Defensa de Tesis Doctoral: “Toll-like receptors in spinal cord derived neural precursor cells: implications on spinal cord injury and cell transplantation.”
Doctorando: Marina Sánchez Petidier
Directoras: Dra Victoria Moreno y Dra Consuelo Guerri
Defensa: 11 de enero de 2022, 12:00 h
Toll-like receptors, TLRs, are key receptors in the defence against pathogens capable of initiating the innate immune response to protect the host. Their role is not only limited to responding to foreign stimuli, but they can also detect damage to injured tissues or cells, inducing their response to what is known as ‘sterile inflammation’. Immune system cells are not the only cells that display TLRs; they are also found in glial cells, neurons and neural precursors cells (NPCs). TLR2 and TLR4 NPCs from brain contribute to cell fate determination and neuronal plasticity. However, their roles in spinal cord pathophysiology and in critical processes such as neurogenesis, self-renewal or proliferation are not well defined. This doctoral thesis, distributed among three chapters, has focused: 1) on the study of the role of TLR2 and TLR4 in neonatal spinal cord-derived precursors ; 2) on evaluating the role of both TLR2 and TLR4 in the process of spontaneous regeneration or after ectopic transplantation of NPC, in a model of induced spinal cord injury ; 3) to study the role of TLR4 in modulating the inflammatory phenotype in response to chondroitin sulphate proteoglycan (CSPG) secreted after spinal cord injury with inhibitory activity on axonal regrowth after spinal cord injury.
Using neonatal mice deficient for TLR2 or TLR4, the relevance of both receptors in the maintenance of the SOX2-positive neural precursor population in the neonatal spinal cord is described. We found that TLR2 expression limits their proliferation and self-renewal capacity favouring neural differentiation, while TLR4 expression limits it, possibly mediated through the differential expression of Neurogenin1. Both receptors are required for the maturation of oligodendrocyte precursors.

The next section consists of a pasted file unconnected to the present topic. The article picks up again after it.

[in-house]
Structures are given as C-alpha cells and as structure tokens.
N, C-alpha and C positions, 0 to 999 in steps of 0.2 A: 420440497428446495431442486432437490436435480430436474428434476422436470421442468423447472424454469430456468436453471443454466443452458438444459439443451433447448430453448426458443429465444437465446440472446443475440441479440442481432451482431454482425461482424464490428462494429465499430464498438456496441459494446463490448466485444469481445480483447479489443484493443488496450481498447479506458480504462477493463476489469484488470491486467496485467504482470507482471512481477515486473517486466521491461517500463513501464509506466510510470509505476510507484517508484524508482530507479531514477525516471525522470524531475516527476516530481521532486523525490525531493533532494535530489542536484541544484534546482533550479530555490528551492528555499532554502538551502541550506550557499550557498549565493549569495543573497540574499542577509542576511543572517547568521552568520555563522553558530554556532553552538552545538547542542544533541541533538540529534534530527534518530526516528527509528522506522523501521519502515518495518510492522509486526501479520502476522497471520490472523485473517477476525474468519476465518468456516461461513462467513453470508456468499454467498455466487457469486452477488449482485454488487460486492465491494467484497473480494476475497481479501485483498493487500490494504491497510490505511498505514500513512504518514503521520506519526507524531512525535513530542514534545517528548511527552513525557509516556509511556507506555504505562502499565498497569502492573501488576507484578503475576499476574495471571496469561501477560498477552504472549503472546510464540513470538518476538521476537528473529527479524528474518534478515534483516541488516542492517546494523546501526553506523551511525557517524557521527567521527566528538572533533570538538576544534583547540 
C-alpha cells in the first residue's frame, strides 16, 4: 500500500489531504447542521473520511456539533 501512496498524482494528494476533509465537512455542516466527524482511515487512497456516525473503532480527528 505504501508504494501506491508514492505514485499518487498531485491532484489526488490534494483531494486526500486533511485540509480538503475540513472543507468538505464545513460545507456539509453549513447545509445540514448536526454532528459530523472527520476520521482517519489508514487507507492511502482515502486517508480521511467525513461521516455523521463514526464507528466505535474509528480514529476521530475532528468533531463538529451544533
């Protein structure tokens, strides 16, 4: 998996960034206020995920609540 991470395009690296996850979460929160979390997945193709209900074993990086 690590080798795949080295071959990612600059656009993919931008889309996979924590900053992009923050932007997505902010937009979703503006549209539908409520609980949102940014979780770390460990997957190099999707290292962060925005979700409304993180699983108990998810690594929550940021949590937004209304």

We also studied the influence of TLR2 and TLR4 on both spontaneous regeneration after spinal cord injury and tolerance in terms of survival and integration to neural precursor transplantation. The absence of TLR4 results in a significant deficit in spontaneous regeneration of locomotor ability compared to wild type animals. The absence of TLR4 significantly decreases the preservation of neural tracts at the epicentre of the lesion and the absence of TLR2 results in a larger lesion area. In the study of the role of TLR2 and TLR4 in transplanted NPCs after spinal cord injury, we found that NPCs lacking TLR4 confer better preservation of neuronal fibres in the region caudal to the lesion, with a significant increase in BDNF expression. However, transplantation of NPCs lacking TLR2 generates a larger lesion area with increased STAT3 expression. On the other hand, transplantation of NPCs, with or without TLR2 or TLR4, in the severe compressive spinal cord injury model did not significantly improve locomotor activity in any case compared to non-transplanted animals. However, NPC transplantation in animals lacking TLR4 – whose capacity for spontaneous regeneration is severely limited – improves the preservation of neuronal fibres at the epicentre of the injury.
Finally, we describe the role of TLR4 in modulating the inflammatory phenotype of macrophages in response to CSPG using a specific inhibitor of this receptor and macrophages from mice lacking TLR4. The results indicate that CSPGs induce a pro-inflammatory phenotype in M2 or anti-inflammatory macrophages, mediated by TLR4, since the absence of their activity and expression prevent the induction of IL1β, TNFα or iNOS in the presence of CSPGs.
To conclude, we can assert that TLR2 and TLR4 play a relevant role during the maturation and cellular identity of NPCs in healthy neonatal spinal cord. After spinal cord injury, in the adult individual, both receptors positively influence in spontaneous regeneration; however, the presence of TLR4 could limit the neuroprotective capacity after ectopic NPC transplantation and contribute to extend and maintain pro-inflammatory responses. Therefore, further study of the role of TLR2 and TLR4 and their contribution after spinal cord injury may help to elucidate mechanisms related to their induction and resolution, and may also constitute a potential target for therapy strategies, including cell therapy based on the use of NPCs.